Adesanya: Growing up as a very young girl. I used to have a regular menstrual cycle and the only thing I had in my head back then was, once you don’t see your period, you’re pregnant. So if every month I don’t get to see my period, I would cry and cry and cry and feel like I am pregnant even when if I knew I didn’t do anything. I wasn’t having sex. I wasn’t, but I would keep crying. Then sometimes I will be asking myself, “Why did I become the new Mary?” Because I know it was only Mary in the Bible that got pregnant without sexual intercourse. So then the next one that I see the period beginning, and I’m like, “God, thank you for answering my prayers”. I’m really grateful. And now the next month taken, and I don’t see beginning, and I’m like “am I pregnant again?”

Then at some point I said, living in depression, like I wasn’t understanding what was wrong with me. I felt I was different from other girls. At some point I thought I was possessed, and I know that you need to menstruate to become a mother. So many things kept running through my mind. Can’t talk to my mom? Not that my mom is not approachable, but I knew my mom to be this person. She’s going to sit me down and give me five hours lecture. I wasn’t ready for that. So I was always scared, I didn’t want to disappoint my mom. She was doing a whole lot for me, education wise, survival family. So I didn’t do this list of the things. She should be like, “are you now pregnant?”. So I lived with that for years.

So I went to the University. And when I got to University. I studied a health-related course because I felt in school, they’re going to discuss menstruation extensively. But get into school as a physiotherapist, will even have to do anything with menstruation. So I became more confused than frustrated. I wasn’t seeing my period regularly, and I wasn’t allowing boys to touch me. So if back then in my class when boys touch, I would always freak out like “don’t get me pregnant” And I’m still trying to struggle with whatever it is.

What is wrong with me. And then I went into a relationship at some point. With this medical guy thinking, it was going to stop my problem and give me… But I discovered that he only became a very abusive relationship because they’re taking advantage of the fact that I had need to knowledge about these things. At some point is I complain about my weight. I was just weighing 54 kg then. So I struggle with depression, sets of struggle with low self-esteem. And I have Anorexia, I said stabbing myself intentionally because I wanted to lose weight so that I will be the perfect girlfriend for him.

So my academics were becoming really, really bad. I was struggling in class and my grades were dropping, then it was one day. I just said to myself, you can keep suffering this way, and you’re not the only girl going through this. You need to open up. You need to speak up and that day I go home and ask my mom and dad. So they ran some tests on me. The doctor said, it is totally fine. I am normal. Irregular menstrual cycle is normal for people of my age and I started crying that, so I had to. And I started praying that.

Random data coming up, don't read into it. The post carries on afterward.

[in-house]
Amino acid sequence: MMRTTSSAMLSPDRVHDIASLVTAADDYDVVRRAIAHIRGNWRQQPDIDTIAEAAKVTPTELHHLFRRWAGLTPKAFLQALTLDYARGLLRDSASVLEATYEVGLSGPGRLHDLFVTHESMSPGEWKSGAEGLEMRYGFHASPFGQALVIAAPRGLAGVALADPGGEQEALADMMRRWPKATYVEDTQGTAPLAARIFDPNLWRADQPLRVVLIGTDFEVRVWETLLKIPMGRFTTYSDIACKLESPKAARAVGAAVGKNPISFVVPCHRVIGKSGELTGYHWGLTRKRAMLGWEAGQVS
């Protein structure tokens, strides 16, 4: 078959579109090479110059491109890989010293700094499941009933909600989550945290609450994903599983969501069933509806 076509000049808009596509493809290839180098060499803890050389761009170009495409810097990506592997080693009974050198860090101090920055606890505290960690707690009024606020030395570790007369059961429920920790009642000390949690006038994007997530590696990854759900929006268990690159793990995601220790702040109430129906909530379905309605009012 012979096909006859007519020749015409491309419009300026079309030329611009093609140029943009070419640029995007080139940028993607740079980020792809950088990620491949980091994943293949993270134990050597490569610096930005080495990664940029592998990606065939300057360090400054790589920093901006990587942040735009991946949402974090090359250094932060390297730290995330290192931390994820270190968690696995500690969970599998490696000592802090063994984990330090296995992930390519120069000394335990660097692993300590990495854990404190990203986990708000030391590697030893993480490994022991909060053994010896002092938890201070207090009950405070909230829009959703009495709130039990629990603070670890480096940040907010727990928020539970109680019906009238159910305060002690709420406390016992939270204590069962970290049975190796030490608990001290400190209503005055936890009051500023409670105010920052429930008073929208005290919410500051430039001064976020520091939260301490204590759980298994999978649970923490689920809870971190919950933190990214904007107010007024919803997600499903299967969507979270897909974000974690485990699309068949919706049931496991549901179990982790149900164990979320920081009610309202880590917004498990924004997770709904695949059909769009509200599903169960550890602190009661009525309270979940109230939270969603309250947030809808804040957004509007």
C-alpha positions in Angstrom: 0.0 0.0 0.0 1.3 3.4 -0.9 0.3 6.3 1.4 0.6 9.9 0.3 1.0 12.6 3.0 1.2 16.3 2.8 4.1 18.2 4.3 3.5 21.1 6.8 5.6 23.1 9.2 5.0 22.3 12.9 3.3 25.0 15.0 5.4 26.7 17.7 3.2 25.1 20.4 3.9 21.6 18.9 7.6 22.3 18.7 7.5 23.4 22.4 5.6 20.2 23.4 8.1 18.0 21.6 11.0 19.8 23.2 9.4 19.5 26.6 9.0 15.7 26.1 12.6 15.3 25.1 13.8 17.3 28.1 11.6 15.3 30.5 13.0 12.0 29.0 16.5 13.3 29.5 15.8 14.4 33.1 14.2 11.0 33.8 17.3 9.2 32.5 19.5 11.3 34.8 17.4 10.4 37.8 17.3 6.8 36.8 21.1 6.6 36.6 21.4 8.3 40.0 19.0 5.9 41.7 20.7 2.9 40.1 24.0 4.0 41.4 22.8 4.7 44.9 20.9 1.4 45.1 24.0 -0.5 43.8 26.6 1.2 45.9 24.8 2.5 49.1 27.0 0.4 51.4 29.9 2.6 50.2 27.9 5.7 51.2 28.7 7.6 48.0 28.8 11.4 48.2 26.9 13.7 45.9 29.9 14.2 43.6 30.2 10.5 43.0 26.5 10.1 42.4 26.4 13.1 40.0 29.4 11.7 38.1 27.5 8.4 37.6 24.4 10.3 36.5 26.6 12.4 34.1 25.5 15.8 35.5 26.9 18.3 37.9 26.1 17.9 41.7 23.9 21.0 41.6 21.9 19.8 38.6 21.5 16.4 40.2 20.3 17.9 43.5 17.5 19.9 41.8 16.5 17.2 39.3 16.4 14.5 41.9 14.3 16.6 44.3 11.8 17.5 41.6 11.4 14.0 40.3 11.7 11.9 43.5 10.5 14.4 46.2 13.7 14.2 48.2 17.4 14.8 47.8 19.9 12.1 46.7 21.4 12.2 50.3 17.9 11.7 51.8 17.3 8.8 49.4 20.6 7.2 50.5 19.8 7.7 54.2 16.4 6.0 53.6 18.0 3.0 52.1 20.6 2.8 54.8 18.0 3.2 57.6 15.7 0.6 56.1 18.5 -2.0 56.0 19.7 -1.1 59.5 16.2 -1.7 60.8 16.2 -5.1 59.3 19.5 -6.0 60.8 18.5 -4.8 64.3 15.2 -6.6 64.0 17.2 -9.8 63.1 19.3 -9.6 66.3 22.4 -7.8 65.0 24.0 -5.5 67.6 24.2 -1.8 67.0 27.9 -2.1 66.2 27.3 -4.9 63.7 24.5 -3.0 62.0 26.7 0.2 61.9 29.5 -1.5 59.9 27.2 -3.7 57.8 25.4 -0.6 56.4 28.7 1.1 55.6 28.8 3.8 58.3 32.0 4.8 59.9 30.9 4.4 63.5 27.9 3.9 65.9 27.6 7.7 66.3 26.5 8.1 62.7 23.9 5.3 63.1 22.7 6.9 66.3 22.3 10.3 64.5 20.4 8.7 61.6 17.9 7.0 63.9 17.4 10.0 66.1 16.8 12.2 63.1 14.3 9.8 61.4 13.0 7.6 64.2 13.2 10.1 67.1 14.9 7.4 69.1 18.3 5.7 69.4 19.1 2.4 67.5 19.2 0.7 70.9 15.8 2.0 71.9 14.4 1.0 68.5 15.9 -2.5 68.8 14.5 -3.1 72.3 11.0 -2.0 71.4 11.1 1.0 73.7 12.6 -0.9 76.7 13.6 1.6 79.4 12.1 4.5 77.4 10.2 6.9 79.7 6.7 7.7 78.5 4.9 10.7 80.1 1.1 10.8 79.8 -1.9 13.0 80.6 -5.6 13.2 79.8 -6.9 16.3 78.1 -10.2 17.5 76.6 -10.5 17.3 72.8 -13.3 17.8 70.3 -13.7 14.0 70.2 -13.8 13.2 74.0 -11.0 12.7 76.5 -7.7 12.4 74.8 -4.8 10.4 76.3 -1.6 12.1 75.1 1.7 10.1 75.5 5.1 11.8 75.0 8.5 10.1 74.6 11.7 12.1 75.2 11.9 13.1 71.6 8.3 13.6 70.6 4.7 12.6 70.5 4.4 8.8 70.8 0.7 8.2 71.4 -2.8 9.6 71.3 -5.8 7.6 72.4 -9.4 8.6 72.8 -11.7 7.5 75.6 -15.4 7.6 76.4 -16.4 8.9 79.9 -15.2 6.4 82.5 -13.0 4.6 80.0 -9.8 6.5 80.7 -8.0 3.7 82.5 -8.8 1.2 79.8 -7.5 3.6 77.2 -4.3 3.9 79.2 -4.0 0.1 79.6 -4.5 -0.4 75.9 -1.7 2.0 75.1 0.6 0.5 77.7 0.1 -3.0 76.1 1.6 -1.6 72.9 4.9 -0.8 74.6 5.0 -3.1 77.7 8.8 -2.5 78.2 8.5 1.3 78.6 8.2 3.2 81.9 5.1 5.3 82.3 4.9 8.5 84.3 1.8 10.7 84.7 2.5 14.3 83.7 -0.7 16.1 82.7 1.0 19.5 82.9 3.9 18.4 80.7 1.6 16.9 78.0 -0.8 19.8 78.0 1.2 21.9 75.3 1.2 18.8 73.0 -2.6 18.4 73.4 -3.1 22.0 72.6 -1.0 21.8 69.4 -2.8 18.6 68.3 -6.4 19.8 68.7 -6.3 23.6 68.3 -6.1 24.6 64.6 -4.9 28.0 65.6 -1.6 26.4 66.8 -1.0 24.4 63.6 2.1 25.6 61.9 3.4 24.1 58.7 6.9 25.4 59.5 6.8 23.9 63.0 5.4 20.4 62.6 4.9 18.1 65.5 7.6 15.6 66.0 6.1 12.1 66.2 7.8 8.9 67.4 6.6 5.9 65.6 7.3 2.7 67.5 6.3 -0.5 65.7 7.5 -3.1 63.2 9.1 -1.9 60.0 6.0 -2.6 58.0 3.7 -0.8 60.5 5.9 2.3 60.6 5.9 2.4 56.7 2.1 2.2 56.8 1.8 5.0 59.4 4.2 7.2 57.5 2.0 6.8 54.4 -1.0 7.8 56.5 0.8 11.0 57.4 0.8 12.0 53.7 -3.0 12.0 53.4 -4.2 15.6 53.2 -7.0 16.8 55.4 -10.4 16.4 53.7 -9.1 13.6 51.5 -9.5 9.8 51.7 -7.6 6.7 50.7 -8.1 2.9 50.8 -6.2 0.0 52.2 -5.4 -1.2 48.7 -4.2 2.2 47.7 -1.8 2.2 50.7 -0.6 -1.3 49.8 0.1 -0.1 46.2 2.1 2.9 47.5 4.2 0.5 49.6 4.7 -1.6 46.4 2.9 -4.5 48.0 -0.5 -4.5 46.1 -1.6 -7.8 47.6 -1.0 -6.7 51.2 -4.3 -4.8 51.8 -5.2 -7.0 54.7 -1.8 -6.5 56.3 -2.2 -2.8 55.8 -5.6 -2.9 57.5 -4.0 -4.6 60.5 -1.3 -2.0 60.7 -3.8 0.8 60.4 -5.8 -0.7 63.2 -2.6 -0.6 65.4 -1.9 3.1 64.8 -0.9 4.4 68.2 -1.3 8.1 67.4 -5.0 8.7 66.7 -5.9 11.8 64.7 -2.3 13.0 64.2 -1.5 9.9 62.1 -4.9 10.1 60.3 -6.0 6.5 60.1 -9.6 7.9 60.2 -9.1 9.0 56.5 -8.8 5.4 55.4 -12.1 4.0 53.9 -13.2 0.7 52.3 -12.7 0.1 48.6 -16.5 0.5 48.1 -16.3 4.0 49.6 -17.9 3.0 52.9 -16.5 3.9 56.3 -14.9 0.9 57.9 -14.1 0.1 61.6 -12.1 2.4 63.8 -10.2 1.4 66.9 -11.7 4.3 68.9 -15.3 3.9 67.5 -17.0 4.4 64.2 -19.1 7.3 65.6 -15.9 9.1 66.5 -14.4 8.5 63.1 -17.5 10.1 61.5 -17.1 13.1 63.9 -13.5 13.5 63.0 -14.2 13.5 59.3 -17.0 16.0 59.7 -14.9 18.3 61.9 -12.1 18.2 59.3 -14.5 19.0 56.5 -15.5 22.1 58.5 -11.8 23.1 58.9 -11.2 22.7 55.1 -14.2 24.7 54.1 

So I had to go through all of that for this lead to information that if I’d gotten would have saved me all of that stress. And so, I just felt that I can’t be the only one going through this because when the part of the world in Africa, where women keep quiet about anything that has to do with your sexual reproductive Health. The old taboos, a lot of taboos, a lot of things, flying around, and women always get to talk and most times you just see women dying prematurely from things like they have spoken up about. They would have sat them in walls. I felt that there will be girls out there that are going through this as well. So I decided to start to deal with advocacy for girls, for teenagers, adolescents. See, come out here, you need to talk. I know that they are a whole lot of things going on in your mind.

I know you have a lot going on inside you, but you can’t talk because you’re scared. Don’t worry, I’m here. You can talk to me. I’ve been there, I have medals for this. I have a word for this. I have this. So most times when I talk to girls, and I’m smiling, and I’m like,”Don’t worry, I’ve been there” they are like “really? Here” and then I like “Yeah, give it to me”. Then, when they’re talking about something, you’re also following, you’re telling them the next thing they were expecting. Like “wow, so you’ve been there, you understand better”.  Because the info that was read about me in English, ET for me. Yeah, thank you.

Alice: Wow. Oh my gosh, you went through so much. I’m so sorry that you had to go through that with your menstrual cycle. But that’s amazing that you can give that information to other women because we need it for something. It’s still taboo. It’s taboo here in the United States, people just don’t talk about menstrual cycles. So that’s amazing that Royal Gem initiative, and you can open up the conversation for women, And you touched a little bit about it of like how people in Africa. Oh, hello.

I just wanted to say, thank you so much for telling that story. That’s incredible. I’m so sorry you had to go through all of that. And your anorexia. I’m so sorry about that. But it’s amazing that you’re able to give women and girls the knowledge about menstrual cycles, because they really need that. And like you said, it could have saved you so much trouble. And so you are kind of touched by this, about how women see the menstrual cycle in Africa. Can you talk a little bit more about that and specifically, Nigeria? How women talk about their bodies.